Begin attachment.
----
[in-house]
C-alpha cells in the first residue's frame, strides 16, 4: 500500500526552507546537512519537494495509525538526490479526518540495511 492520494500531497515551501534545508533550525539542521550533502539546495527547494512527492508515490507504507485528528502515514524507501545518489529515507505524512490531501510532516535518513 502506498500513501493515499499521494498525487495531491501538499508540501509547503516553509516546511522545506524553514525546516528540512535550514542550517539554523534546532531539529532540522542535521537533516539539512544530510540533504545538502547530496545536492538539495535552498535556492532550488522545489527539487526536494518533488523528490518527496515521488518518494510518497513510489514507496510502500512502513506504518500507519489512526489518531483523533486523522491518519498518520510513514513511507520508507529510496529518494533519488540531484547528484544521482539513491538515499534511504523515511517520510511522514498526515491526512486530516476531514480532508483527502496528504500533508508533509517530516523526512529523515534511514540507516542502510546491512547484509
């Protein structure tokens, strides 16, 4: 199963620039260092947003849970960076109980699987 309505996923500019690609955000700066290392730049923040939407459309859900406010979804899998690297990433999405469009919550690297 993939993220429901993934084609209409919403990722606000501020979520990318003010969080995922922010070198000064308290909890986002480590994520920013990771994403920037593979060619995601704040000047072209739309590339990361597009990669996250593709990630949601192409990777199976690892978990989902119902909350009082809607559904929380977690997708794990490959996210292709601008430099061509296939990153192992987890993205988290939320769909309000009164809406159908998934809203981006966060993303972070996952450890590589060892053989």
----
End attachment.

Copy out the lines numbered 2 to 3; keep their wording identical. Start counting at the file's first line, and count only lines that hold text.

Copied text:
C-alpha cells in the first residue's frame, strides 16, 4: 500500500526552507546537512519537494495509525538526490479526518540495511 492520494500531497515551501534545508533550525539542521550533502539546495527547494512527492508515490507504507485528528502515514524507501545518489529515507505524512490531501510532516535518513 502506498500513501493515499499521494498525487495531491501538499508540501509547503516553509516546511522545506524553514525546516528540512535550514542550517539554523534546532531539529532540522542535521537533516539539512544530510540533504545538502547530496545536492538539495535552498535556492532550488522545489527539487526536494518533488523528490518527496515521488518518494510518497513510489514507496510502500512502513506504518500507519489512526489518531483523533486523522491518519498518520510513514513511507520508507529510496529518494533519488540531484547528484544521482539513491538515499534511504523515511517520510511522514498526515491526512486530516476531514480532508483527502496528504500533508508533509517530516523526512529523515534511514540507516542502510546491512547484509
């Protein structure tokens, strides 16, 4: 199963620039260092947003849970960076109980699987 309505996923500019690609955000700066290392730049923040939407459309859900406010979804899998690297990433999405469009919550690297 993939993220429901993934084609209409919403990722606000501020979520990318003010969080995922922010070198000064308290909890986002480590994520920013990771994403920037593979060619995601704040000047072209739309590339990361597009990669996250593709990630949601192409990777199976690892978990989902119902909350009082809607559904929380977690997708794990490959996210292709601008430099061509296939990153192992987890993205988290939320769909309000009164809406159908998934809203981006966060993303972070996952450890590589060892053989």